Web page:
Java Streams map() Examples

In this article, we will look at Java Streams Map method. This method convert one object to another. Let’s look at some example to for a better understanding of Stream map() method.

Introduction

Stream map() is an intermediate operation used to apply one given function to the elements of a stream. It takes one function as its argument and applies it to each value of the stream and returns one fresh stream. In this tutorial, we will learn how to use the Java Streams map function with different examples.

 

1. Stream Map to Iterate and Change a List:

The traditional approach to iterate through a list is by using a for loop or any other loop. If we want any modification to the list, we can do it inside the loop block. Suppose we have one list of latitudes of positions in Double format and we want to make them more readable by appending ‘degrees’ to the end of each. For that, we will loop through the list of latitudes, convert each to String and append ‘degrees’ to the end.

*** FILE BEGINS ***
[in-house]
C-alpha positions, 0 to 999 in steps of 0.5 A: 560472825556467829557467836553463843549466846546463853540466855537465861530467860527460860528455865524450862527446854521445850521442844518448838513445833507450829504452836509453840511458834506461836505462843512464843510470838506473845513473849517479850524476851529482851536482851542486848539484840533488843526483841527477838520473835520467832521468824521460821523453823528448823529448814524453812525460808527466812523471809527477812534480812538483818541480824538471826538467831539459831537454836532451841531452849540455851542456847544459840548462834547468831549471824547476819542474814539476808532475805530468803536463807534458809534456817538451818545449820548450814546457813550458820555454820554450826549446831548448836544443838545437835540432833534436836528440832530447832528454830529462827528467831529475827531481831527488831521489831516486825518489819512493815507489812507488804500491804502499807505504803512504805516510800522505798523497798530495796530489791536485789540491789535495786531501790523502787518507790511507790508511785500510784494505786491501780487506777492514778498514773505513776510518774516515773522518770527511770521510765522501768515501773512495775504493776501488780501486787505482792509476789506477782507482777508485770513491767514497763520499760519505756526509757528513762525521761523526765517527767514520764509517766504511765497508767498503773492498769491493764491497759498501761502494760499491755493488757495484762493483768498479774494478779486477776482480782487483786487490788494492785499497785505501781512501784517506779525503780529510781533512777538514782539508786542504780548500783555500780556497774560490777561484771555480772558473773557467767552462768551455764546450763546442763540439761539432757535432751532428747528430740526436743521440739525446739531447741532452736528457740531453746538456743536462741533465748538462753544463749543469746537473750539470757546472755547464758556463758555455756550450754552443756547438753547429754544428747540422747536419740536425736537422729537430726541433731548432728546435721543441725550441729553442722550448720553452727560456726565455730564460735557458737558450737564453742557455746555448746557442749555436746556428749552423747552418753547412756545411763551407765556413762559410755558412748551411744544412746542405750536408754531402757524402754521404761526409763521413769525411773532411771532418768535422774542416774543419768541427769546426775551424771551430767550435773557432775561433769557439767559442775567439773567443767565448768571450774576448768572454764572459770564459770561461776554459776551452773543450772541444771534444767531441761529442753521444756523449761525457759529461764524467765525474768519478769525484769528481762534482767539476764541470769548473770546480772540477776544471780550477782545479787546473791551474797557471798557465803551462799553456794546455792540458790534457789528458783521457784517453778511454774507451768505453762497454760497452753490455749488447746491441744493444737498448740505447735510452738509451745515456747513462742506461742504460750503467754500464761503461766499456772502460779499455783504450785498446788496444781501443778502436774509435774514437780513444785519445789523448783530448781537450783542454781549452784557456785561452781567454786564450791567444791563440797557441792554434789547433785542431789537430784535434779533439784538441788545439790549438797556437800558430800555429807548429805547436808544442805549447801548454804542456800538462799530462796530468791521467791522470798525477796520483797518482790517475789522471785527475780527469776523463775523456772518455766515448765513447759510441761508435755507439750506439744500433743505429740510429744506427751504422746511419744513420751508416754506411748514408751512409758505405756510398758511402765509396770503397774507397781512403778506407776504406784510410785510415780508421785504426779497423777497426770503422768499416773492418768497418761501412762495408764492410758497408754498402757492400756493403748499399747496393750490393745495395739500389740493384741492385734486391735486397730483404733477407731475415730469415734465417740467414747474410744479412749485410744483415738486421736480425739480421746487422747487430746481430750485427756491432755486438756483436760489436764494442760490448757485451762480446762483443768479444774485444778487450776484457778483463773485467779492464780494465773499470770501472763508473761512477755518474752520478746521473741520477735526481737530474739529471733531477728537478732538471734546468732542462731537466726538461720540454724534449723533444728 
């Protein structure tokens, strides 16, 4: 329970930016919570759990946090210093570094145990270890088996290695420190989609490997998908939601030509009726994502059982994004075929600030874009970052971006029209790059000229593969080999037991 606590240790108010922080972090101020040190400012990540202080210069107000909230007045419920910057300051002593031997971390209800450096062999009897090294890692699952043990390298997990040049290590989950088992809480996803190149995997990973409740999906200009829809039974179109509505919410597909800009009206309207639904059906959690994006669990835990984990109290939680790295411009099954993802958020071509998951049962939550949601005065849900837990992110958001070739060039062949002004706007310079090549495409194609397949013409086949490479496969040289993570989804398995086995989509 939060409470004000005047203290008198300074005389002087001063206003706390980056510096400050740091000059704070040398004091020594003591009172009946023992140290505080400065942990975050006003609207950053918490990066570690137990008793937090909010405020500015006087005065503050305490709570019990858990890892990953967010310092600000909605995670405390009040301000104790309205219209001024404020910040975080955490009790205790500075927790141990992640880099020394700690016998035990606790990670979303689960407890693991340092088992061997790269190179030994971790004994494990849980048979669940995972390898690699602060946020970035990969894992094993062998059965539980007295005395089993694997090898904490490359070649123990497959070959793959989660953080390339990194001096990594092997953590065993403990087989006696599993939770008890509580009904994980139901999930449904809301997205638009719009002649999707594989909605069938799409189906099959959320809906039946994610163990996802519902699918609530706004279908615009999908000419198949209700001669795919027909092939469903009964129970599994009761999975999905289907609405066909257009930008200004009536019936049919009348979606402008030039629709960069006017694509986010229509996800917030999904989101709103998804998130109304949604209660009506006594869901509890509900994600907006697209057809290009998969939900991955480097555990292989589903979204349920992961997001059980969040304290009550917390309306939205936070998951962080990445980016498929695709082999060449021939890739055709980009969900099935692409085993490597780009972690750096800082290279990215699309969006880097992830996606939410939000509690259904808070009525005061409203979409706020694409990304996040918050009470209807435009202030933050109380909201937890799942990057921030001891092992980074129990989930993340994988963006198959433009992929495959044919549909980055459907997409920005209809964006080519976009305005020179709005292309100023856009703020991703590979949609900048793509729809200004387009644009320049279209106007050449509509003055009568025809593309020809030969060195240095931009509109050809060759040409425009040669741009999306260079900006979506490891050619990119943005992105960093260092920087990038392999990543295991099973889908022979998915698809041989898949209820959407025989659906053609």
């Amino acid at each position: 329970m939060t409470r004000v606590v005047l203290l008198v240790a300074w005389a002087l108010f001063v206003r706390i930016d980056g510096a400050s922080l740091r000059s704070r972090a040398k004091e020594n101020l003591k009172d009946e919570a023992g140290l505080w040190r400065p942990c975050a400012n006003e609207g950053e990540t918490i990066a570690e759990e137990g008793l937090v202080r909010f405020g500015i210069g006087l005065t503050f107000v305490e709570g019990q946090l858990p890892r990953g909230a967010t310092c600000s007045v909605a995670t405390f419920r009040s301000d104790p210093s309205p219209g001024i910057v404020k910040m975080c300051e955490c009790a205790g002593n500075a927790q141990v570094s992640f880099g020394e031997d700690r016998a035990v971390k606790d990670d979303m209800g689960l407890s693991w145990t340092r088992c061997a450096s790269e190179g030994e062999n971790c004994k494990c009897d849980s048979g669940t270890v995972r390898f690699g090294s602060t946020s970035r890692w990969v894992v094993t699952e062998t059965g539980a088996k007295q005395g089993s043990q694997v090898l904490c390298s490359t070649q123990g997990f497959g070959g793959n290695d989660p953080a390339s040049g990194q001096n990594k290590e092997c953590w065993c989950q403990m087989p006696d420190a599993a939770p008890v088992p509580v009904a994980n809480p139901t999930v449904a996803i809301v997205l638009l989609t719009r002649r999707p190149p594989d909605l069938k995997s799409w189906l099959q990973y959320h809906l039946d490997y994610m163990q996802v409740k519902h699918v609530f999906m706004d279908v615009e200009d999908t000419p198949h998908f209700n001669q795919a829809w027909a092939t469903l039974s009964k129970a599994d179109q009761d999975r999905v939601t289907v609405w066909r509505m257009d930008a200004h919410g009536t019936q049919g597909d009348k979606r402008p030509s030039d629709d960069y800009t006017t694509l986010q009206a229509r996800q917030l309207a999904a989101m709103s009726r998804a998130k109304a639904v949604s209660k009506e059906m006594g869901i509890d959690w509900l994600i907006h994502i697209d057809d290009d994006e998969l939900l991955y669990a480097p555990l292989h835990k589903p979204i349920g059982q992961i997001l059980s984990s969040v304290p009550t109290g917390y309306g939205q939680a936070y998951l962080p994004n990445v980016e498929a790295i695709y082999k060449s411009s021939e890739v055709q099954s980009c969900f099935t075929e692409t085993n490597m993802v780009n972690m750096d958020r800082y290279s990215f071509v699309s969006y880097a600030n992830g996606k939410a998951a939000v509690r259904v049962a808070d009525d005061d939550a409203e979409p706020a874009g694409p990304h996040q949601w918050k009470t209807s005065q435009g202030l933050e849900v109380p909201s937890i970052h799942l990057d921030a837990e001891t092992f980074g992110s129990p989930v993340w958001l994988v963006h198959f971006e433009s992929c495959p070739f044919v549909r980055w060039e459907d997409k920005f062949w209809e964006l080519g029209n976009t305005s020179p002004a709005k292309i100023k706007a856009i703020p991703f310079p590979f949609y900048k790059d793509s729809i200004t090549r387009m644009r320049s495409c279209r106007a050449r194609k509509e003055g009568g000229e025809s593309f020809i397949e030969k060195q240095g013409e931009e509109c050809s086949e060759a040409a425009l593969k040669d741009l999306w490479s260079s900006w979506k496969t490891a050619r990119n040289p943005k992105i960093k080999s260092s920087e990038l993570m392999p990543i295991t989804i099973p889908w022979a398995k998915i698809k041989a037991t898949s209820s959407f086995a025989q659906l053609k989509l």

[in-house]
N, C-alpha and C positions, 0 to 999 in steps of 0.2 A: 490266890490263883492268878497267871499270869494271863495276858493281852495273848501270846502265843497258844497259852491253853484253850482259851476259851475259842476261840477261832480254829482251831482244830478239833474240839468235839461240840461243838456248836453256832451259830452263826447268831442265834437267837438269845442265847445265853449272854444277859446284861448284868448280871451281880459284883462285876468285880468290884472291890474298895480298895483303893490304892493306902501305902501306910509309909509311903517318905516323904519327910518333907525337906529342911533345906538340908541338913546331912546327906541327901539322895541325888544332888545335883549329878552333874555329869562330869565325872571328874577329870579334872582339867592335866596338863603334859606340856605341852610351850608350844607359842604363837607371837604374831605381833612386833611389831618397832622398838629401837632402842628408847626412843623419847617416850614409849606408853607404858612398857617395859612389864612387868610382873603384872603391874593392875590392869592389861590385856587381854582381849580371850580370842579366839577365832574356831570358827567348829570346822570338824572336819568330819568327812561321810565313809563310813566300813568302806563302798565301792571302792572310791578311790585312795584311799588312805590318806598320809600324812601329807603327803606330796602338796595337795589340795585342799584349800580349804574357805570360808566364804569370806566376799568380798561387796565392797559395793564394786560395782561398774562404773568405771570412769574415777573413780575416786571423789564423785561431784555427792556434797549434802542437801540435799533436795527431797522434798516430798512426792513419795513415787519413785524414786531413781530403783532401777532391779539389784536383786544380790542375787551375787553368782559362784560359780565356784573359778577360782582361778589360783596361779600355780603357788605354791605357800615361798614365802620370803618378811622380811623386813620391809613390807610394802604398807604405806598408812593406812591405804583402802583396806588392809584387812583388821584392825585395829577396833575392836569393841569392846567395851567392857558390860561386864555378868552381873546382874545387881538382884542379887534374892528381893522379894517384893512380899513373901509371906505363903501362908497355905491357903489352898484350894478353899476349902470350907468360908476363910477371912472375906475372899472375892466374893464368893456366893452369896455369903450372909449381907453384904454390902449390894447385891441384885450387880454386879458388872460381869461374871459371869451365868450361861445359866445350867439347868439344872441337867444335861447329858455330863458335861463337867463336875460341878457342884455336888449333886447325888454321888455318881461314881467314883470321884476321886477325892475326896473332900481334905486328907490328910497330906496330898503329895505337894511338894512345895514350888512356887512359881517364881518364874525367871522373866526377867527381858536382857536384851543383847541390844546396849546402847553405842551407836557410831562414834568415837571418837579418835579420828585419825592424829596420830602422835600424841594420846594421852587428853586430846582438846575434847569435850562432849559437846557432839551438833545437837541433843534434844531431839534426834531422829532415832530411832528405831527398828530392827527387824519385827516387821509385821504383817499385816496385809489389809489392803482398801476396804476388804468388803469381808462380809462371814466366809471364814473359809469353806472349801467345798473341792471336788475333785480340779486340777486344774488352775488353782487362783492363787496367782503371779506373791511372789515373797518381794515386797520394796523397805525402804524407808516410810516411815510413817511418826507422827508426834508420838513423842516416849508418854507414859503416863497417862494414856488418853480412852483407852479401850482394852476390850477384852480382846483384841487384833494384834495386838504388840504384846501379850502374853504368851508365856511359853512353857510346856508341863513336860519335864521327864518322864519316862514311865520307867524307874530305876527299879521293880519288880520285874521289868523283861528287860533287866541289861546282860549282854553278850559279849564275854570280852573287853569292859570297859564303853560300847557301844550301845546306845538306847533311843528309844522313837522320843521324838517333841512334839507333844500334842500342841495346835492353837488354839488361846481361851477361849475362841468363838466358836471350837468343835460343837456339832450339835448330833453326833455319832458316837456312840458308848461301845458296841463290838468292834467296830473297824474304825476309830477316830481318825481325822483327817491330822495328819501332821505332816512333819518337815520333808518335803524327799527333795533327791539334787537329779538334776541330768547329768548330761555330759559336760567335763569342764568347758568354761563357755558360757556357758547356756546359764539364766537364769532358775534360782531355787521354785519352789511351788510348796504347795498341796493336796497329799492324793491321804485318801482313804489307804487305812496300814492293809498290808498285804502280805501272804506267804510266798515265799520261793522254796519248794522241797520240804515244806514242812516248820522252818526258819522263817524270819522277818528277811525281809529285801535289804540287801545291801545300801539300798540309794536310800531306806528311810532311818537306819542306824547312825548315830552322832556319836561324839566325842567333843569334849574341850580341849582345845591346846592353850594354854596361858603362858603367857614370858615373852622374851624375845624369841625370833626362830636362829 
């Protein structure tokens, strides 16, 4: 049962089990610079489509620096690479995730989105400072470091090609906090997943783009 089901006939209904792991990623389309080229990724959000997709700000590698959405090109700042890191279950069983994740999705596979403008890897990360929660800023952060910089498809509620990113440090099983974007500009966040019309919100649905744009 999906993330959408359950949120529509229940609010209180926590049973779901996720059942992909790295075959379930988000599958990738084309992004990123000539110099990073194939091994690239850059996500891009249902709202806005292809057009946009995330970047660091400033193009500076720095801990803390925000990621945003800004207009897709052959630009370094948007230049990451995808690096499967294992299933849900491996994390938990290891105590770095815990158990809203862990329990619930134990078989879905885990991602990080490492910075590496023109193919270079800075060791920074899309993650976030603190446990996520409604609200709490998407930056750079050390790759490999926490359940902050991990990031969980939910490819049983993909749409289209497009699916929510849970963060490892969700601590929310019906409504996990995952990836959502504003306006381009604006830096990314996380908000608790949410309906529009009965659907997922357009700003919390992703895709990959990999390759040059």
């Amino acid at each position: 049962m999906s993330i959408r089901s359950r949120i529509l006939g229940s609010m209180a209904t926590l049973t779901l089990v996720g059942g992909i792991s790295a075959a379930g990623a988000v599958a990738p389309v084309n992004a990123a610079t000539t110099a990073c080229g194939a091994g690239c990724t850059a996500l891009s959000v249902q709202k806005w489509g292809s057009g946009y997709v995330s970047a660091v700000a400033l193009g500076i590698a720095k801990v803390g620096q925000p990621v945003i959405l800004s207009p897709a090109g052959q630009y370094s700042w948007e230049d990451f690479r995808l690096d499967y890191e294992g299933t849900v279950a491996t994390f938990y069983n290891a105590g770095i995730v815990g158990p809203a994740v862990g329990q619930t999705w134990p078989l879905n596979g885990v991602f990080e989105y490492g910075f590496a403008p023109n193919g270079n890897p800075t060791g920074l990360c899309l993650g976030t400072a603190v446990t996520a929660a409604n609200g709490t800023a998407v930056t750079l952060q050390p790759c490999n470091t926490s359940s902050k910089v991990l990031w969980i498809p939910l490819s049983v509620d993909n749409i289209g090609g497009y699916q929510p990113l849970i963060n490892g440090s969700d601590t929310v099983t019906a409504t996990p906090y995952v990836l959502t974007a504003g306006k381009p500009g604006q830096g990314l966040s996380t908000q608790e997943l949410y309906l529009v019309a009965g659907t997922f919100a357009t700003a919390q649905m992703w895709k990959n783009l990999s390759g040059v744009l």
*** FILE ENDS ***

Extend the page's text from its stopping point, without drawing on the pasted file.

Using a for loop, we can do it as like below:

List < Double > latitudes = Arrays.asList(18.520430, 18.530012, 18.54123, 18.552210, 18.565543, 18.577712);

for (Double lat: latitudes) {
 System.out.println(lat.toString() + " degrees");
}

Here, 'latitudes' is the list of latitudes. We are iterating through the list, converting each item to string and appending ‘degrees’ to the end.If we write the same process using the stream map(), it will look like below:

import java.util.Arrays;
import java.util.List;
class Main {
 public static void main(String[] args) {
  List < Double > latitudes = Arrays.asList(18.520430, 18.530012, 18.54123, 18.552210, 18.565543, 18.577712);

  latitudes.stream().map(lat -> lat.toString() + " degrees").forEach(System.out::println);
 }
}